I also have to point out the explosion of such titles in recent years. This could partially be due to a huge influx in indie game releases that I’ve noticed recently, thanks to the increased accessibility of game dev tools. The new Unreal Engine has done more good for the gaming industry, in my opinion, than the last five years of tech combined. Roguelikes in particular however seem to have a huge boom in releases since the success of The Binding of Isaac and, arguably more so, Hades.

That’s not to say that titles that use the Metroidvania or Roguelike gameplay styles are void of creativity, but that they might be lacking in some places. A frequent argument I present in my review of Metroidvania titles is that developers seem to sacrifice any new or interesting gameplay mechanics for the sake of presenting a beautiful art style or intriguing story. As fantastic as those two things might be, the question has to be asked of how much a game deserves to be a game if you don’t spend any time on the gameplay.

A great example of a Metroidvania-type game that. in my opinion, has cookie-cutter gameplay in favor of a focus on art direction would be Curse of the Sea Rats. In my time with Curse of the Sea Rats, I found that the game actually fights itself, as the charm of the game’s art is quickly lost with lackluster at best and frustrating at worst platforming segments. On the contrary, a Metroidvania title that I found delivers phenomenal presentation while still having unique and interesting gameplay would be Chronicles of 2 Heroes: Amaterasu’s Wrath, showing that you don’t have to sacrifice on one aspect to deliver the other.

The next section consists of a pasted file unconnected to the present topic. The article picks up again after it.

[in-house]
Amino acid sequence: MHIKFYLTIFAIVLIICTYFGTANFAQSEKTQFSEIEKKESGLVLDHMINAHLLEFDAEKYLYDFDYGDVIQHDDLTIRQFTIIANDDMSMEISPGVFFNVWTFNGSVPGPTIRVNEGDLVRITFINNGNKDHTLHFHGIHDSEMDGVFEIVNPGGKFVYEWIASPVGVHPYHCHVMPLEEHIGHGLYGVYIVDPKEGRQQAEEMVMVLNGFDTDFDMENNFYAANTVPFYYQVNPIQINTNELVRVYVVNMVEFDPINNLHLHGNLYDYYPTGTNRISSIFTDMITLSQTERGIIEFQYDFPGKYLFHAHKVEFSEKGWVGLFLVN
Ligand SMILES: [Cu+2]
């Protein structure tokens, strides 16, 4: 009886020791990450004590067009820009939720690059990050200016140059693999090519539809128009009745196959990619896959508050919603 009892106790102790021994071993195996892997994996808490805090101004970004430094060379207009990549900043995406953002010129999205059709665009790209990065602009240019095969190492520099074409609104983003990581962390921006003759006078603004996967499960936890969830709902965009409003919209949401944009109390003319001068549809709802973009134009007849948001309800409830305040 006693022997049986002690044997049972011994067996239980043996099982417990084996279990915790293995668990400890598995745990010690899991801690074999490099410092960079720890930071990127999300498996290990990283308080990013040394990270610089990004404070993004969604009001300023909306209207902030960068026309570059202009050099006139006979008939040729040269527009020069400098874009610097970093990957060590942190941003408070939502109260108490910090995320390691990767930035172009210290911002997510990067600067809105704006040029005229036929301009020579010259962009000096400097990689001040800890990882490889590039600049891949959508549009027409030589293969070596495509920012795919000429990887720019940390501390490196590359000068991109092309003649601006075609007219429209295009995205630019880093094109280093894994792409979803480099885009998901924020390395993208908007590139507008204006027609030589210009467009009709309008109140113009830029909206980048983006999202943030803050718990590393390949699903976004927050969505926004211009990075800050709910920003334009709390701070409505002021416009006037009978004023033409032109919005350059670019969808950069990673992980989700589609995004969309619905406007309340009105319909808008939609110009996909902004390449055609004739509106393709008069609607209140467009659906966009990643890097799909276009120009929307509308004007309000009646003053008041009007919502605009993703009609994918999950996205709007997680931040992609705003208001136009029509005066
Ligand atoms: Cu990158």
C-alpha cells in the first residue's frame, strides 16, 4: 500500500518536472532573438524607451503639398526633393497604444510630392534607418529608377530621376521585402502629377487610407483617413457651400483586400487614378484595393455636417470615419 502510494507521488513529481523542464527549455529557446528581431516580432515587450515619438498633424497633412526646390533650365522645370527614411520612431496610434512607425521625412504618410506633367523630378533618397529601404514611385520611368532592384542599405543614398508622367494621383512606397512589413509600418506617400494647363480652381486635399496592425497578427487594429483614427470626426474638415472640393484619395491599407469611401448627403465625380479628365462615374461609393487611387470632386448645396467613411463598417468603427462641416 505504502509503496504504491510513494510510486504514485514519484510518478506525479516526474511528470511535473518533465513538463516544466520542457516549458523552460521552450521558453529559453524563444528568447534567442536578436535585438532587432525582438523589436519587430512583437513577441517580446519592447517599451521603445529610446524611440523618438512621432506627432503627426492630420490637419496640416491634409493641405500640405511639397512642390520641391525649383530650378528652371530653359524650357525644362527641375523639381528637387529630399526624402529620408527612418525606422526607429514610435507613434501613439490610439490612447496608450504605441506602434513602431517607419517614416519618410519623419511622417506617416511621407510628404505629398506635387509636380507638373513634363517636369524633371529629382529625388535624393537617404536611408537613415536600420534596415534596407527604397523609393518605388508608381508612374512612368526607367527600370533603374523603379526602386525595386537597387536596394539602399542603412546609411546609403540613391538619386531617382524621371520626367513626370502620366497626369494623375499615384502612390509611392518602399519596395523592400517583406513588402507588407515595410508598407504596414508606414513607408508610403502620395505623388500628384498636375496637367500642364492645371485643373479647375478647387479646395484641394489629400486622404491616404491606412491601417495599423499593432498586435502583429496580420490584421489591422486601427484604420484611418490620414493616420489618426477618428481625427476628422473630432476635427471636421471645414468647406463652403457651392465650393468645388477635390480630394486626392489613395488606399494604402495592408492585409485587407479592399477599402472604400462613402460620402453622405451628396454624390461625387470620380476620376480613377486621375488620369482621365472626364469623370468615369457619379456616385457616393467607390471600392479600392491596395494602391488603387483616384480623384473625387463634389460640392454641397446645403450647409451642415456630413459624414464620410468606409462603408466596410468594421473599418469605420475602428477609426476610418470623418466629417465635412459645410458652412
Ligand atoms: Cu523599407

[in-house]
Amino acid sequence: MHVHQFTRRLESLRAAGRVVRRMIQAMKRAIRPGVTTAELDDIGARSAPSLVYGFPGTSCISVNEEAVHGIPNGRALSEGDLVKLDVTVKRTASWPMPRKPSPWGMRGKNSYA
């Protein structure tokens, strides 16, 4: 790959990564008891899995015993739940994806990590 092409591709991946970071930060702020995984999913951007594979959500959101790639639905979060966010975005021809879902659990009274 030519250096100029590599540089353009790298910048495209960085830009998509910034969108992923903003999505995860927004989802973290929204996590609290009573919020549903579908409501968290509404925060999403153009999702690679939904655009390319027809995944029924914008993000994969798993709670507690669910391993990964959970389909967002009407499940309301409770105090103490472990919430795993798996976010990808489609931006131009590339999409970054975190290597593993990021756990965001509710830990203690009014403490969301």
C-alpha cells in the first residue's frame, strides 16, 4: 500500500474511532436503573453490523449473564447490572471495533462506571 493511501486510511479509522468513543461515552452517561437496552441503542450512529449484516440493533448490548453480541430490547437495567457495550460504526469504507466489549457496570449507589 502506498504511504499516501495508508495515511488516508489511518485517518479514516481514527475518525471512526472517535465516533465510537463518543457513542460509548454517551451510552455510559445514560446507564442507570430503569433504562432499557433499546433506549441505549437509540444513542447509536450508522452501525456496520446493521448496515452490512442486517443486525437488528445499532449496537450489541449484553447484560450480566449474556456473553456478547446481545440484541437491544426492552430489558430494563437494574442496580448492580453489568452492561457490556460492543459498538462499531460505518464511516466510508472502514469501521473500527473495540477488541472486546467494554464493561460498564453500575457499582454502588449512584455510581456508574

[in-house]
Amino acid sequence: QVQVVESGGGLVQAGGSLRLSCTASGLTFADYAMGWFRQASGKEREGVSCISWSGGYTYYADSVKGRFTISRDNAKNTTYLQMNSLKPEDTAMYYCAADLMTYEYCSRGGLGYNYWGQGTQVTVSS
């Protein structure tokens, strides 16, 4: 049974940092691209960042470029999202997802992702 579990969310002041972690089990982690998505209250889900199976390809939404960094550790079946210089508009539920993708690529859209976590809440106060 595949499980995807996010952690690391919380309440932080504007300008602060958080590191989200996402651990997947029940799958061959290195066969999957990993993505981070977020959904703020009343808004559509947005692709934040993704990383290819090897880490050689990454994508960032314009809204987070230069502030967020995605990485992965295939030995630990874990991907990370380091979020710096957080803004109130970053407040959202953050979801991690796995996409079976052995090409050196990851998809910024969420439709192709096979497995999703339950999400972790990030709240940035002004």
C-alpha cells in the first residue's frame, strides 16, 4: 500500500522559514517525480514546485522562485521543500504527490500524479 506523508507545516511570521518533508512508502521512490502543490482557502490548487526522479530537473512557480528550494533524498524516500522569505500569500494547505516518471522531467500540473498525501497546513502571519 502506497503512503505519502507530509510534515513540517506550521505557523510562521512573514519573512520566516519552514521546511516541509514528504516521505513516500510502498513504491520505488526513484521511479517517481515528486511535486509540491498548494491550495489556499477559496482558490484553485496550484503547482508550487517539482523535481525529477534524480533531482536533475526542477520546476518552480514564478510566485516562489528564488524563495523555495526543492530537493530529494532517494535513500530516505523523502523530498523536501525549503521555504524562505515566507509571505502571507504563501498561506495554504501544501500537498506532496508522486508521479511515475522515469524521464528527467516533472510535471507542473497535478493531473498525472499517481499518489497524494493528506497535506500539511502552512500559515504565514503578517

Chronicles Of 2 Heroes Amaterasus Wrath Jump
Screenshot: Try Hard Guides

The point of this post isn’t to throw shade or accuse the genre of lacking creativity. Instead, I hope that we can start a conversation about the state of trends in the gaming industry. How many of the titles under the Roguelike umbrella sacrificed early concepts to make sure they had the Rogue gameplay? How many storytellers jumped to the Metroidvania style simply because they didn’t know how else to tell their story?

Whether you agree or disagree with me, I’m interested in hearing your reasons in the comments below. At the end of the day, a good game is a good game, and the reasons it was made the way it was shouldn’t matter so much — but we should wonder if developers are truly creating their artistic visions, or just chasing trends.

Erik Hodges

Erik Hodges

Erik Hodges is a hobby writer and a professional gamer, at least if you asked him. He has been writing fiction for over 12 years and gaming practically since birth, so he knows exactly what to nitpick when dissecting a game's story. When he isn't reviewing games, he's probably playing them.

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  1. Oatmeal every day

    Someone had to say this eventually, and I think you may be one of the first.
    Thanks for this write up, hopefully the idea will proliferate and prospective developers will shift away from the endless sea of these games in due time.